I would read this before you try vista 64bit. I honestly wouldn't bother with 64bit version unless your looking for security. If and when you do switch to 64bit many applications may now run or even work properly. I love the idea of what windows is doing for security with 64bit but its going to be a slow process till everything works well with it. Microsoft is basically assigning all the drivers and applications personally so that it is much more secure, kind of like a mac. If you want just scroll down to where i typed in bold and read that.
Windows Vista Feature Focus: 64-Bit (x64) Support
With Windows XP, Microsoft created specific Windows product editions, or SKUs, that targeted 64-bit processors from Intel and AMD. The latest, Windows XP Professional x64 Edition (see my preview and mini-review), is the most interesting of these products because it provides functional parity with the mainstream 32-bit version of XP Professional (with a few key but understandable exceptions including 16-bit support). XP x64 is a surprisingly stable and well-designed product, but it was doomed to failure because of hardware and software incompatibilities: Unlike with 32-bit XP versions, many hardware devices will not work on XP x64 because of a dearth of 64-bit drivers (32-bit drivers will not work in a native 64-bit OS). Likewise, many software applications will not install or run because of various issues, including a surprising amount of 16-bit application installers and poorly-designed version detection.
The x64 versions of Windows Vista adopt all of the positive and negative quirks of their XP x64 predecessor and add a few wrinkles of their own. Like XP x64, the various Vista x64 versions support x64-compatible PCs based on the AMD-64 (Athlon-64, Opteron, Turion processors) and Intel EMT-64 (Pentium D, Xeon, Core Duo, and Core 2 Duo) platforms.
Tip: Windows Vista Ultimate comes with both 32-bit (x86) and 64-bit (x64) versions in the box, on separate DVDs; purhcasers of other retail 32-bit Vista versions can order the 64-bit version from Microsoft for a nominal fee.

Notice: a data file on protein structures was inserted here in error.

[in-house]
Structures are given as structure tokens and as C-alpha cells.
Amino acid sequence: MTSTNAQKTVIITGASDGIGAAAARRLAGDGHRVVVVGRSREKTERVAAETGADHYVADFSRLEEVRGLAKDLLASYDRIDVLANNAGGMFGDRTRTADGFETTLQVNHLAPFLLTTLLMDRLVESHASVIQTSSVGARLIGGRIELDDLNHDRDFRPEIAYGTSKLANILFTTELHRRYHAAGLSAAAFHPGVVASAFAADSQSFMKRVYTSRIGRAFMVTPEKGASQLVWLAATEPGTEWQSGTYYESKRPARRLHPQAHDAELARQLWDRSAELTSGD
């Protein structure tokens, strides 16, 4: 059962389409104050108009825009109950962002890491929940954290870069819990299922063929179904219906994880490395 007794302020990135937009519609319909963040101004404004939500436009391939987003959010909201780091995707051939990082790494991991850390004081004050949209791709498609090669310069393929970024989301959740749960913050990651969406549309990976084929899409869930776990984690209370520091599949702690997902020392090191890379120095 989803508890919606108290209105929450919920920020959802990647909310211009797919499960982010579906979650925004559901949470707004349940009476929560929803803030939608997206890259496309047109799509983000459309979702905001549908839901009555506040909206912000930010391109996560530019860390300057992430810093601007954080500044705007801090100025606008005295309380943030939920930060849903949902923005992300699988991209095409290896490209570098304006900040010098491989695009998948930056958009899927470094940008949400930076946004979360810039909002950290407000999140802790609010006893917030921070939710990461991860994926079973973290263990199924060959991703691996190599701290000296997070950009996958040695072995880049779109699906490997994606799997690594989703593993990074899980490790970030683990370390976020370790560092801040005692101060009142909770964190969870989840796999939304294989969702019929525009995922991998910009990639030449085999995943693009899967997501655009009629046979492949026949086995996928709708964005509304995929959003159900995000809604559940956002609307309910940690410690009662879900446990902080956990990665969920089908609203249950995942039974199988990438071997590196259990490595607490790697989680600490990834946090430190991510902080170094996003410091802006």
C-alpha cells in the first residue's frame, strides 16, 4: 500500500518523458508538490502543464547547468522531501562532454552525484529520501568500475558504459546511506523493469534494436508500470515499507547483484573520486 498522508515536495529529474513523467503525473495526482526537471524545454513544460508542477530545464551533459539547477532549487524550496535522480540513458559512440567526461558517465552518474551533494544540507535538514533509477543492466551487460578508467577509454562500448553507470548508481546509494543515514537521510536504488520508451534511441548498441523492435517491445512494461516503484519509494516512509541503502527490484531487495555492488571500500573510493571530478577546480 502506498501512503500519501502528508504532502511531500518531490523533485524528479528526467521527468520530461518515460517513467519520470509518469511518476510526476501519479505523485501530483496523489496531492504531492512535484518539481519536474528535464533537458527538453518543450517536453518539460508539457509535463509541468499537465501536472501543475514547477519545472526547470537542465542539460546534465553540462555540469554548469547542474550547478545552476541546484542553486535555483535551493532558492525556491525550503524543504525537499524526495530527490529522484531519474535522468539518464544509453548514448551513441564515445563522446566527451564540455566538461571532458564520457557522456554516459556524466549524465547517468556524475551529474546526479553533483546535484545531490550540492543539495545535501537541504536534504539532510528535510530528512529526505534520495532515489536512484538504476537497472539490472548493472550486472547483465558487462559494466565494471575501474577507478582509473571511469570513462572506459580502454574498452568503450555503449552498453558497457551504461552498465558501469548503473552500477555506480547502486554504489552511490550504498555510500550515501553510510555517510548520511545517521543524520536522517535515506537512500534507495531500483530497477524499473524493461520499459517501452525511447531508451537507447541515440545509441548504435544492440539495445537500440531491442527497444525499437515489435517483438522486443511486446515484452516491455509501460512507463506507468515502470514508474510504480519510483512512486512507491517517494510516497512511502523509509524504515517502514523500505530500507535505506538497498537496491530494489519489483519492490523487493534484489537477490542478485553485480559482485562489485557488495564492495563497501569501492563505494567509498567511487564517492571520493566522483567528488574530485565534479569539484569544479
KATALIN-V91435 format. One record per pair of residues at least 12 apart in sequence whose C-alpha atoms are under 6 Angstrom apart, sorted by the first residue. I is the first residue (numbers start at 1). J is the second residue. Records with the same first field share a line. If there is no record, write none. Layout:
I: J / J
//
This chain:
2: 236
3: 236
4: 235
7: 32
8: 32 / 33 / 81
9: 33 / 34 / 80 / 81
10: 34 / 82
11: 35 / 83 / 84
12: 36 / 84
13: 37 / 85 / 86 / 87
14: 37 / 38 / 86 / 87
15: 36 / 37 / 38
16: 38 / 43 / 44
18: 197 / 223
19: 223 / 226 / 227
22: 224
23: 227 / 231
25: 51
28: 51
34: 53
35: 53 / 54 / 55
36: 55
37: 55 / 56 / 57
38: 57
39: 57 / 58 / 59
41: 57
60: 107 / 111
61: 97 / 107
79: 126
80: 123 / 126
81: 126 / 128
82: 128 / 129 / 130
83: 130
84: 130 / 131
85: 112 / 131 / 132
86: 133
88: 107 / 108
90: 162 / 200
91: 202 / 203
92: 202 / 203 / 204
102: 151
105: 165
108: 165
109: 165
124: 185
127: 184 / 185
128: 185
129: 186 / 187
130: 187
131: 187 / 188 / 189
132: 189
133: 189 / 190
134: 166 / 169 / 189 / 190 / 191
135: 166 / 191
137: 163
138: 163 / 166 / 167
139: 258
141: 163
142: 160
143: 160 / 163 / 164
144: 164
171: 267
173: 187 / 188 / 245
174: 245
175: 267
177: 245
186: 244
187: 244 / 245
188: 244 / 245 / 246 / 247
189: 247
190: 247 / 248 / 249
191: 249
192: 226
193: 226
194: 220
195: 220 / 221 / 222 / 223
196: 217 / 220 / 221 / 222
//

For the most part, the x64 support in each Vista edition is identical. One exception is that they each support different amounts of RAM. Vista Home Basic (and Home Basic N) support up to 8 GB of RAM, compared to 4 GB for all 32-bit versions of Vista. Home Premium, meanwhile, supports 16 GB. And Business (and Business N), Enterprise, and Ultimate all support 128 GB or more of memory. (The "or more" bit refers to the fact that there are currently no PCs available yet that suport over 128 GB of RAM; when that happens, these Vista versions will support it.)
One of the primary benefits of using an x64-based version of Windows Vista is that these versions provide dramatically improved security functionality when compared to their 32-bit counterparts. Most dramatically, the Windows Vista x64 versions include a new secret security feature called Address Space Layout Randmonizer (ASLR) that helps eliminate remote system attacks for the first time on the Windows platform. This feature (which was first disclosed in this very article) ensures that system files load at random (1 in 256) memory offsets at every system boot, compared to previous Windows versions where system files always loaded to the same offset memory location. Because of this change, most (approximately 99 percent) remote attacks will simply fail on x64-based Vista versions.
Working in tandem with the No Execute (NX) technologies in modern x64 microprocessors from both AMD and Intel, Windows Vista x64 versions, like XP x64, also provide support for hardware-backed Data Execution Protection (DEP), which helps to prevent the buffer overflows that are commonly used in electronic attacks. (32-bit Vista versions utilize a less effective, software-based version of DEP.) Another unique x64 feature, Kernel Patch Protection (sometimes called PatchGuard), prevents malicious software from patching the Windows Vista kernel. PatchGuard, Microsoft says, works by preventing kernel-mode drivers from extending or replacing other kernel services and preventing third-party software from patching any part of the kernel.
Tip: Before Windows Vista was finalized, Kernel Patch Protection came under fire from security software vendors who complained that this feature prevented them from patching the Vista kernel and thus protecting users from kernel-based attacked. After some deliberation, Microsoft agreed to let these companies patch the Vista kernel. However, the code needed to do so will not be made available until Windows Vista Service Pack 1 (SP1), due in late 2007.
Additionally, Windows Vista x64 versions require that all drivers be digitally signed by the developer. If you've ever installed a driver in Windows XP, you'll likely be familiar with the unsigned driver dialog, which offers a "Continue Anyway" option when a setup application attempts to load an unsigned driver. In the x64 versions of Windows Vista, this will not be possible. Microsoft says that it is requiring signed drivers so that it can ensure that drivers are of the highest possible quality; poorly-written drivers are, today, still the leading causes of blue screens and other system instability issues.